Secured-core PC’s 

For general purpose computing, leveraging solutions such as Security Baseline Configurations in conjunction with Secure Boot, BitLocker device encryption, Microsoft Defender, Windows Hello and a TPM 2.0 chip is generally the most advisable guidance for securing this type of Windows endpoint. For scenarios where workers are handling mission critical data or highly sensitive information, Secured-core PC’s take security to the next level. In addition to the security controls previously mentioned, Secured-core PC’s build on that protection by leveraging advanced processor capabilities to provide protection against sophisticated firmware attacks. Many of the newer Surface for Business models, such as Surface Go 4, Surface Pro 9, Surface Laptop 5 are already secured-core PC’s and offer peace of mind from day one. 

Windows Hello for Business – Facial Recognition 

While Windows Hello for Business is not a unique capability of Microsoft Surface, Surface is one of the few hardware lines that come standard with built-in camera’s that support Windows Hello for Business facial recognition on almost every model. Windows Hello for Business allows an organization to migrate to password less authentication for the user sign-in process to Windows. Whether using facial recognition, thumbprints or another means of biometric authentication, Windows Hello for Business offers a more secure authentication into Windows while greatly improving the end users sign-in experience. Surface users simply look at their device to sign in and begin their day!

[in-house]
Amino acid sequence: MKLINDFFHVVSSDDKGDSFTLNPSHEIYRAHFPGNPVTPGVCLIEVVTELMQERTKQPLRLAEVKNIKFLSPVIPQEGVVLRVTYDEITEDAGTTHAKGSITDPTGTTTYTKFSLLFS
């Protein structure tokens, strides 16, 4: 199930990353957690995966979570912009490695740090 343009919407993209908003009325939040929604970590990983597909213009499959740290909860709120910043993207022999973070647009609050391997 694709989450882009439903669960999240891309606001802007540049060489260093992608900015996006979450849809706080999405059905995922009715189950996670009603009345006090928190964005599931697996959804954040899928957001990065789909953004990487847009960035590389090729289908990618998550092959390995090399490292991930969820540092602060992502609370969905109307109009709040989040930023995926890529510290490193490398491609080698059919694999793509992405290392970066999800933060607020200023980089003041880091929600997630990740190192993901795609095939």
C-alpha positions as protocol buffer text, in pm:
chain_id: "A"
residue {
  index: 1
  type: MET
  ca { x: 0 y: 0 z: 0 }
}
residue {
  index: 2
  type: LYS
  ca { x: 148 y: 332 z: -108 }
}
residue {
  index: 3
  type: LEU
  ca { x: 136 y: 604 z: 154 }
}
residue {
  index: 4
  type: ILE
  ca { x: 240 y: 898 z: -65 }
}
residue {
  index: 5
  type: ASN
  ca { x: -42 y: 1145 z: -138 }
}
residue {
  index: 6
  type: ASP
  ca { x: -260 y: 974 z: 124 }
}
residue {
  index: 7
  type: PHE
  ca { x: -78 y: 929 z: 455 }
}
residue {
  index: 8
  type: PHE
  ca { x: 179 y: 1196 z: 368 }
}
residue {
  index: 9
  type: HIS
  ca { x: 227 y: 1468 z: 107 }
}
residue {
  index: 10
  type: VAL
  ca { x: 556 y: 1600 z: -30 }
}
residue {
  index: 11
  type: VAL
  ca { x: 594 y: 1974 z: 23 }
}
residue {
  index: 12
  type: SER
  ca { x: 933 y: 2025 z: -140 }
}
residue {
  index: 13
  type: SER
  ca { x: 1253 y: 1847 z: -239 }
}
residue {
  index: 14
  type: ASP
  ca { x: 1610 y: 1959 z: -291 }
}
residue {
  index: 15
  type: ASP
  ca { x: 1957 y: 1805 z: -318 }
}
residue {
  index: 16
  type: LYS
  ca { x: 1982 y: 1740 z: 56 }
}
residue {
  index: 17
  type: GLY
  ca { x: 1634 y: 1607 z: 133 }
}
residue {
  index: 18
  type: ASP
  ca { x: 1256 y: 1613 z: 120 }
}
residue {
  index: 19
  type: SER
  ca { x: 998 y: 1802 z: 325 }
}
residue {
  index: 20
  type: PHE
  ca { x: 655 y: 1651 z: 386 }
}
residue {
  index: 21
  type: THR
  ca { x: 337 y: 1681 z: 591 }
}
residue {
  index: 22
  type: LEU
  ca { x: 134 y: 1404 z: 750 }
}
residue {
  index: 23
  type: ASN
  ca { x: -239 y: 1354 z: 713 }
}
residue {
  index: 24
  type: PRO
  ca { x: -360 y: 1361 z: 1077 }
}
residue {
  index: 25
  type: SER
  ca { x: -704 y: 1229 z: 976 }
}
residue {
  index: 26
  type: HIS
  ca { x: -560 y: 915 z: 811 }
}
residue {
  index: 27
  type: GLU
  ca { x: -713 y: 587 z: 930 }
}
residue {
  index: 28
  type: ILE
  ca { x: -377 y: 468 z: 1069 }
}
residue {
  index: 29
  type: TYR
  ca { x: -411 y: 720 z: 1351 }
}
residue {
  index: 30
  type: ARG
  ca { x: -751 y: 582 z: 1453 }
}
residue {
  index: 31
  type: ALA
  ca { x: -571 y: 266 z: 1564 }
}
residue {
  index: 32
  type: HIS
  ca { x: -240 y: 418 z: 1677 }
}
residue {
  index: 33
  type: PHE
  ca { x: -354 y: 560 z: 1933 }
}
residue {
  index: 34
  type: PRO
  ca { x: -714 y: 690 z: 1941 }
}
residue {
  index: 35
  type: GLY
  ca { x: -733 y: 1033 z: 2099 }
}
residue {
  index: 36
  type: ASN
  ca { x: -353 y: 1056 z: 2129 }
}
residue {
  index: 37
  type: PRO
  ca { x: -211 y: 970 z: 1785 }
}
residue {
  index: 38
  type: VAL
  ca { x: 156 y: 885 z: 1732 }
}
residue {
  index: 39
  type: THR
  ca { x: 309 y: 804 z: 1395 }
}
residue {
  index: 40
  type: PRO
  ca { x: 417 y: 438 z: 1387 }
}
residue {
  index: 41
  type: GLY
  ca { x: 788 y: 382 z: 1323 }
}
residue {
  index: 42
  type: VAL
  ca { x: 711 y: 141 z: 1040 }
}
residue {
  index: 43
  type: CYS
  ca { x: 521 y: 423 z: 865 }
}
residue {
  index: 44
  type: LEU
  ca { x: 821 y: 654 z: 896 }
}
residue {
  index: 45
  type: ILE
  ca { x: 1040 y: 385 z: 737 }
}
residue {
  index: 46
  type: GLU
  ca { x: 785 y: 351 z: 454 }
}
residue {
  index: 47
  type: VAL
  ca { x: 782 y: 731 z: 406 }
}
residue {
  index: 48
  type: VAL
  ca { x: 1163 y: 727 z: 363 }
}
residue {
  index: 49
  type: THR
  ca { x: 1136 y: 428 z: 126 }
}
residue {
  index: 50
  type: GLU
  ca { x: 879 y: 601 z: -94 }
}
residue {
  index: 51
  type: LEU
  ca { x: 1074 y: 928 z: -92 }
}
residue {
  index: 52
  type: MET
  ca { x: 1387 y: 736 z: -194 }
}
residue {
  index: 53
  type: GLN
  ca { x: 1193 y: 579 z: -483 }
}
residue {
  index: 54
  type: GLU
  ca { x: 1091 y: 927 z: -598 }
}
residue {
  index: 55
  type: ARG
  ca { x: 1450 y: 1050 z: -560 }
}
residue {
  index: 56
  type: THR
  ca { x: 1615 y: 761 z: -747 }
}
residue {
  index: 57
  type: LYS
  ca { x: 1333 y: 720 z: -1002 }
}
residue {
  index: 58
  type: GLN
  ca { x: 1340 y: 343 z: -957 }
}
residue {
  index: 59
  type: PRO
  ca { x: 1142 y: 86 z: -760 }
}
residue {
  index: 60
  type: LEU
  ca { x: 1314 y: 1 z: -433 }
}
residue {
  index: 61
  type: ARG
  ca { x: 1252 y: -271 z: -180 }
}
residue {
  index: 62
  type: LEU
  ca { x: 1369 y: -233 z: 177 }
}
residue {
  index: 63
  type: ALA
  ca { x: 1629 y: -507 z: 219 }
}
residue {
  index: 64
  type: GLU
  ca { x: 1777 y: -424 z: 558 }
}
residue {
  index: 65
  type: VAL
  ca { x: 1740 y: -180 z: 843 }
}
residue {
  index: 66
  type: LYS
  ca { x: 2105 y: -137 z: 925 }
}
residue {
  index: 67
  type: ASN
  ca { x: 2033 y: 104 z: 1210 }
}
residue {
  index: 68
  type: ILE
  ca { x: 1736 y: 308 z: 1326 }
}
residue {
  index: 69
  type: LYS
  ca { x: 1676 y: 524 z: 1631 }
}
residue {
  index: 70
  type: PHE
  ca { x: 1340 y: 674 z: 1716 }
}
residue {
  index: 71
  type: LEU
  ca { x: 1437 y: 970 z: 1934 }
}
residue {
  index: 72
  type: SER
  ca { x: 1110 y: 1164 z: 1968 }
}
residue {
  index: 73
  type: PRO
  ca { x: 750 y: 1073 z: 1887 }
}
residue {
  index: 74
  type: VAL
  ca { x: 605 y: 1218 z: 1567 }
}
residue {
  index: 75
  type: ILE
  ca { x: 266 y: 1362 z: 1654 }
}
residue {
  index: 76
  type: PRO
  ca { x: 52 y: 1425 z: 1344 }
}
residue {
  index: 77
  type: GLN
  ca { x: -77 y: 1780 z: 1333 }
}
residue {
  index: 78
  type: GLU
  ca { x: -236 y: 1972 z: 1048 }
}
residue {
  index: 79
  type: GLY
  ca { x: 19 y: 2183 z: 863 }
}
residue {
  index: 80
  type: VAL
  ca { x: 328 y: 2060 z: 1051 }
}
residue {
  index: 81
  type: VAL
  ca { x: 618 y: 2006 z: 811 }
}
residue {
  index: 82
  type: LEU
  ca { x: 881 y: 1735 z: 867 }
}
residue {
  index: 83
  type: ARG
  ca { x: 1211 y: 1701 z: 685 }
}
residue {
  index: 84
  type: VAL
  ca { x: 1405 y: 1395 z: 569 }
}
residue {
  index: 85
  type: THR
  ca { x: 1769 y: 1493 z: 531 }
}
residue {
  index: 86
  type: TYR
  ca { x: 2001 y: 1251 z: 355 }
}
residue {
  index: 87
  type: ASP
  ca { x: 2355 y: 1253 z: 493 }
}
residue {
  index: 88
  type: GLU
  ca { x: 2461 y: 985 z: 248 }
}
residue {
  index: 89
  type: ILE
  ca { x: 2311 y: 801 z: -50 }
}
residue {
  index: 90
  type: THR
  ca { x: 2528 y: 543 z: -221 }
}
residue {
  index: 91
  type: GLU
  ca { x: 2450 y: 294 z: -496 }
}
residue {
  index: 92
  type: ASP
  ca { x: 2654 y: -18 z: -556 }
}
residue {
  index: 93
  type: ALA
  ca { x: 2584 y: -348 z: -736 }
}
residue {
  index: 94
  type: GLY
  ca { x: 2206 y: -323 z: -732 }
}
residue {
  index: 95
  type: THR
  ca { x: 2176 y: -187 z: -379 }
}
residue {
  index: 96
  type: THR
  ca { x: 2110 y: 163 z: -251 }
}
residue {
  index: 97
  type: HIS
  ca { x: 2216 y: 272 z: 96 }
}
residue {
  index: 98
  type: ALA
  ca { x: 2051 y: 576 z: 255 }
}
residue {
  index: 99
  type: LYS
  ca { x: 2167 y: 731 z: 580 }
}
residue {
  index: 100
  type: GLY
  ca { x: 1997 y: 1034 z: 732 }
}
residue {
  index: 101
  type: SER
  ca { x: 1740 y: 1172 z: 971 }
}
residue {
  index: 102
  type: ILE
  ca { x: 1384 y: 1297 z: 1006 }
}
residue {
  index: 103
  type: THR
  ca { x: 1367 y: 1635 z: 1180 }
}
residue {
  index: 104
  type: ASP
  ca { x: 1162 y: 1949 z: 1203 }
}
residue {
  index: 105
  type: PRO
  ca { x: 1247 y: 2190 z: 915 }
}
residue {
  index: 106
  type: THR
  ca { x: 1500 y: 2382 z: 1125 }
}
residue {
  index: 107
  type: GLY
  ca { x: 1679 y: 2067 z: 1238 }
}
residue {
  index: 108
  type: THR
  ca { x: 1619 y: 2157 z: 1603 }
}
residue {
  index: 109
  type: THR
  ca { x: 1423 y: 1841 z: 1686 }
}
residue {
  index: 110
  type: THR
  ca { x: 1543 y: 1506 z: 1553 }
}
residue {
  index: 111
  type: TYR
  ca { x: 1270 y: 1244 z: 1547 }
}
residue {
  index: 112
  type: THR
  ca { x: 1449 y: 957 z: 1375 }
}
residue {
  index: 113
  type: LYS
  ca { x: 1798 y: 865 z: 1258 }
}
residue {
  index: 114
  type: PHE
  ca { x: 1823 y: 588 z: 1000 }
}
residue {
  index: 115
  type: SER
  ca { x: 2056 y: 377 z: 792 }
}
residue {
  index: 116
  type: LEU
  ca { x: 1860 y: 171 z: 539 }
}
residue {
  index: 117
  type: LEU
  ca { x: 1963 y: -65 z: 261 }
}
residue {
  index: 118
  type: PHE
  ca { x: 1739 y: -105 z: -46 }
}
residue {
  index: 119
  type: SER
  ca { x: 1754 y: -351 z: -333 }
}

Windows Update for Business – Device Firmware Updates 

Firmware attacks are becoming an increasingly popular attack method partially due to the cumbersome, manual process most organizations have in place for performing firmware updates. Disparate, OEM specific, manual tools for performing firmware updates is causing some organizations to only perform firmware updates when a device is brought to IT for servicing. The looming concern there is that not all devices are regularly serviced by IT so there may be many devices in the field that are out of date by years in firmware updates. 

Microsoft Surface devices receive all their firmware and driver updates via the Windows Update for Business service. This cloud-based service ensures devices receive updates regardless of their network location, on a time schedule that meets the organizations compliance requirements, with IT’s control. This is one of the driving reasons why Surface devices experience 34% fewer security incidents.